In an 11-minute interview with media members on Sunday, Cleveland Browns general manager Ray Farmer used some variation of the word "competitive" eight times.
With his careful construction of the roster, Farmer has created an admirable atmosphere for players to prove themselves. Think of it like a three-week-long horse race. Dozens of players on the Browns' roster are constantly jockeying for position. Coach Mike Pettine said on Saturday that every single snap will be taken into account.
When asked if he would be shocked if Brian Hoyer lost the quarterback battle, Farmer responded with, "I don't think I'd be surprised, shocked about anything."
How many positions are completely solved at the moment? Tight end, left tackle, center, right tackle, one middle linebacker, one cornerback and two safeties. That's a testament to the newfound depth on this Browns team.
Farmer and Pettine, who meet routinely throughout the day, will have some excruciating choices to make when August winds down. And that's exactly what they want.
The best players will play. It seems like a simple and obviously useful strategy to employ, but a portion of NFL teams don't live by that rule. Contracts, reputations and jersey sales often dictate playing time. It will never be that way under Farmer and Pettine's watch.
"My role here is to try to improve the talent on this football team," Farmer said. "I think we did that; to what degree I'll let you guys judge. I think I'm always looking to get better. The movie is never over. Every day we come out here, every day we sit in there with the scouts, we're looking to improve our roster."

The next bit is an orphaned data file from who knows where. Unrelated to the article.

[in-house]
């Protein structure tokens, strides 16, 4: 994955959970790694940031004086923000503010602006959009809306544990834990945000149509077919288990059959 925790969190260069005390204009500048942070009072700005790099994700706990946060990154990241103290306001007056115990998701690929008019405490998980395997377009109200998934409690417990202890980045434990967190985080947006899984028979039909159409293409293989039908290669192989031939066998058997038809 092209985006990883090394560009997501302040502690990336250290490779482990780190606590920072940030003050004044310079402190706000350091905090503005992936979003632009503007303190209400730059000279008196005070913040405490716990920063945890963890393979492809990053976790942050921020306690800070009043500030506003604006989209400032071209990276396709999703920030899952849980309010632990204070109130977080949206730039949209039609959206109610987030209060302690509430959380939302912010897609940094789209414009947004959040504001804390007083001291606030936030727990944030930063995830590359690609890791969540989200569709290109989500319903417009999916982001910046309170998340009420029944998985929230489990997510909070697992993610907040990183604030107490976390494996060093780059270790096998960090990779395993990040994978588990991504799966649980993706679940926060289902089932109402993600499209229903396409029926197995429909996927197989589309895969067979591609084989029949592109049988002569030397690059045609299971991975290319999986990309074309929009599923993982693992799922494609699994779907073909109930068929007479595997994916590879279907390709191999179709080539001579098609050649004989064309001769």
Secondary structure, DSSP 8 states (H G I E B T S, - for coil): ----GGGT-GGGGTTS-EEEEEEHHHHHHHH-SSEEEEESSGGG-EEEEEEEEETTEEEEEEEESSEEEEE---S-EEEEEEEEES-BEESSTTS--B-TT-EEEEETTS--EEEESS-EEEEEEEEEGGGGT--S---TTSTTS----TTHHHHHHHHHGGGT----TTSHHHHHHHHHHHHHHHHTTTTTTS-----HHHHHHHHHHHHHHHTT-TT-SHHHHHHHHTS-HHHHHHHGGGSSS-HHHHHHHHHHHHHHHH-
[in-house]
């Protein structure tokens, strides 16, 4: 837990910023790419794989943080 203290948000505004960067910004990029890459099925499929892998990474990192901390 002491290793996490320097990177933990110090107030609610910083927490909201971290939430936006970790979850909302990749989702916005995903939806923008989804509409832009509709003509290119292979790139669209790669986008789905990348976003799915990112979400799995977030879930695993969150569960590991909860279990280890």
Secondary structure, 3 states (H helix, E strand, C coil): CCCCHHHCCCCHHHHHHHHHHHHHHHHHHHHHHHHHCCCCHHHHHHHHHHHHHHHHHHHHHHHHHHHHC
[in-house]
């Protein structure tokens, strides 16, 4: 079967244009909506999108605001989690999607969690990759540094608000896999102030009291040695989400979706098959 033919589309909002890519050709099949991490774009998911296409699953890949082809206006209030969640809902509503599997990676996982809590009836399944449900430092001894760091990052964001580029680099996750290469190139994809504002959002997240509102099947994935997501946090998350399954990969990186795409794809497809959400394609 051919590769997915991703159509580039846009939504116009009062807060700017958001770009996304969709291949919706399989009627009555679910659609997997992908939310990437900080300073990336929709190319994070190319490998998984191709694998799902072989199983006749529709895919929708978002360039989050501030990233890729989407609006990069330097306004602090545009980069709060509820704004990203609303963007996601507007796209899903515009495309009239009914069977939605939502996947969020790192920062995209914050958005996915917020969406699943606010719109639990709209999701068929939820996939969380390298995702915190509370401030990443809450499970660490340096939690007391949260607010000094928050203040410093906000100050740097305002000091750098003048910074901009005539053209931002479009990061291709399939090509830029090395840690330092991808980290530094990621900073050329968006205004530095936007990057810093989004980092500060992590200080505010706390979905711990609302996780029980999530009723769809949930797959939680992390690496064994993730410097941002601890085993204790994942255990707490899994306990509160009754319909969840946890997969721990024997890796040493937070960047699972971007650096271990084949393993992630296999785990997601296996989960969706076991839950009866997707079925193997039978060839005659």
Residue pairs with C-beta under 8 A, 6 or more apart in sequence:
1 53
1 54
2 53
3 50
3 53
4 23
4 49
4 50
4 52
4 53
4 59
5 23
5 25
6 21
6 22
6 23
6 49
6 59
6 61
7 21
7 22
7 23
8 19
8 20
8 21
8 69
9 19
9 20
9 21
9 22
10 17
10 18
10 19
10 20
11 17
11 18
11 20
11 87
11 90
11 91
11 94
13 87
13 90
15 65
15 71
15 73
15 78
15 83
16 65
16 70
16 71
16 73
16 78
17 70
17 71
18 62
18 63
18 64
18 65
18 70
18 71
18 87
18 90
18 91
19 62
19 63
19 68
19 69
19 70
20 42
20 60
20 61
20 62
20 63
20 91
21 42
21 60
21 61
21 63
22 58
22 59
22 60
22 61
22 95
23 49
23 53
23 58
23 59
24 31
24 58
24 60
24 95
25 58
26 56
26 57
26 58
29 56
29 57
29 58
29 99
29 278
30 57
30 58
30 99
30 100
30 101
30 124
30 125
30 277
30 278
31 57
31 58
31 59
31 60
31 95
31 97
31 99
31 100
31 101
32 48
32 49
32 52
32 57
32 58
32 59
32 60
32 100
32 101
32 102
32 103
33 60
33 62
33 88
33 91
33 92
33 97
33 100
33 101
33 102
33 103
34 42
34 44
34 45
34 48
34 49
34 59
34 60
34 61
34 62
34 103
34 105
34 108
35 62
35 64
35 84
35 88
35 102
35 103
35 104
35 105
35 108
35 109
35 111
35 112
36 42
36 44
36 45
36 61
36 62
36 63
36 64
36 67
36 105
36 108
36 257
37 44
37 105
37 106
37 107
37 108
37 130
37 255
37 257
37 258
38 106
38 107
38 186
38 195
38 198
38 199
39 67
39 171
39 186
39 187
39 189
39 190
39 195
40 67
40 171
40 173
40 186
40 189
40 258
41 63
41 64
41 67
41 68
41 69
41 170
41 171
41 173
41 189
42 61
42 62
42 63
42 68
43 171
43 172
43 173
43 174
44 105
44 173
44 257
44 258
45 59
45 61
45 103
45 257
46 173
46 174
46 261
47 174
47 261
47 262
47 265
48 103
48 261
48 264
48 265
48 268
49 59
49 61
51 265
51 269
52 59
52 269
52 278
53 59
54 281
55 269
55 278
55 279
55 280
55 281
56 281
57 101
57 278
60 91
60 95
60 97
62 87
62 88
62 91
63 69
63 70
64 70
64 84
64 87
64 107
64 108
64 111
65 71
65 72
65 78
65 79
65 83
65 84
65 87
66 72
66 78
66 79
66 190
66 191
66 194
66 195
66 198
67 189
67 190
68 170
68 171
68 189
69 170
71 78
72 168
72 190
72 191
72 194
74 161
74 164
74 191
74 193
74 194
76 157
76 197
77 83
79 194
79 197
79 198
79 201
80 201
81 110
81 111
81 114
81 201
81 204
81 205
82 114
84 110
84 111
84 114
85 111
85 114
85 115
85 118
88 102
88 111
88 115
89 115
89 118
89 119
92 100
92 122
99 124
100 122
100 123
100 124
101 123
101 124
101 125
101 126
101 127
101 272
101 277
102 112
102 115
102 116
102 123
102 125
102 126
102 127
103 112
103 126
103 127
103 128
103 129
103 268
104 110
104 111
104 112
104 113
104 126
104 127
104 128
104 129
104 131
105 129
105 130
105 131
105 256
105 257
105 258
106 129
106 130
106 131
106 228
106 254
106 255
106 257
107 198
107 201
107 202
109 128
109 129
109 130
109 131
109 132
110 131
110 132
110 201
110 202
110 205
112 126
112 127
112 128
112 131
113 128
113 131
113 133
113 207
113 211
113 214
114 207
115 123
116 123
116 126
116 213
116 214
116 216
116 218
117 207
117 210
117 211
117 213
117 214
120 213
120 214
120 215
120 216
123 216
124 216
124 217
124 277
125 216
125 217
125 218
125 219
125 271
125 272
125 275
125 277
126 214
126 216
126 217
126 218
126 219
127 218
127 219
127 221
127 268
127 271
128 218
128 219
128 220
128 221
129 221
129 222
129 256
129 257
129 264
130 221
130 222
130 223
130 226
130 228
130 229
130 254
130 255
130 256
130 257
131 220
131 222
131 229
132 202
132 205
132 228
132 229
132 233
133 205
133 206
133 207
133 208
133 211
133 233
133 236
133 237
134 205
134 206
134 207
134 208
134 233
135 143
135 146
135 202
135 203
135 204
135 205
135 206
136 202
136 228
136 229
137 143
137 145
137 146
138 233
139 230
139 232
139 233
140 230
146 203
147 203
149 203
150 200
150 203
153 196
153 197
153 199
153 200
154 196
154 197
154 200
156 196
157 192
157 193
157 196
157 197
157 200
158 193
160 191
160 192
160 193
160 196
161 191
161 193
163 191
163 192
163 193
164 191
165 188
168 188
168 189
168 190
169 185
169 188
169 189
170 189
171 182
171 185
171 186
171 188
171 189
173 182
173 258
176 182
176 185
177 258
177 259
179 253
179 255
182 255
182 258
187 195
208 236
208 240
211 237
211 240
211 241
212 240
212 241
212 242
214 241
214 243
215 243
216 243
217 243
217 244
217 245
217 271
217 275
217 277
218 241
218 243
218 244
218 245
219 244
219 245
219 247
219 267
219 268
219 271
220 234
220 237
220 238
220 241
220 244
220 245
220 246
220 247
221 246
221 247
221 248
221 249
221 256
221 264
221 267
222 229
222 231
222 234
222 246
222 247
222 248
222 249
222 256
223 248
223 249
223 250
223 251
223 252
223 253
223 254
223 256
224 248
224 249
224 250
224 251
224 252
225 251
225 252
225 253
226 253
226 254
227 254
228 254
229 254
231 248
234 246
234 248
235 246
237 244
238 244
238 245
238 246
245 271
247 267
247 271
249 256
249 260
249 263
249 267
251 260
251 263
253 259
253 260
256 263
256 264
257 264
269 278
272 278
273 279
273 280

The wide receiver position has been a heavily debated topic for Farmer and his Browns this offseason. Instead of using draft picks to improve the group, Cleveland signed free agents Nate Burleson, Anthony Armstrong and Miles Austin. Although all three clearly still have talent left in the tank, they weren't exactly hot commodities on the market. The team also plucked a handful of undrafted free agents.
"I like our receiving corps," Farmer told reporters. "At the end of the day, there are some names that everybody here recognizes, whether it's Miles Austin, whether it's Nate Burleson. There are names that you'll recognize. There are some other guys that you won't recognize.
"For me, it comes down to when you look at what guys do it's when they get an opportunity to play, will they play well? Nobody knew Miles Austin until Miles Austin got his opportunity. That's what we're looking for, guys that compete and then push Miles Austin to make our football team better."
The Browns may find their "Miles Austin" breakout player because of Farmer's competition philosophy. It could be undrafted receiver Willie Snead. It could be someone like defensive lineman Calvin Barnett. It could be anyone. There are real opportunities to shine Cleveland.
Believe it or not, training camp is the lifeblood of the new Cleveland Browns. The days are long. The nights studying iPads are even longer. If a player is unsure if he'll make the 53-man roster, he probably won't. The building is now jam-packed with confident football players who worship their beloved sport – just like their head coach and general manager do.
A phrase both Farmer and Pettine use has resonated with the team. Many players use this quote now in their interviews: "The cream will rise to the top."
Yes it will.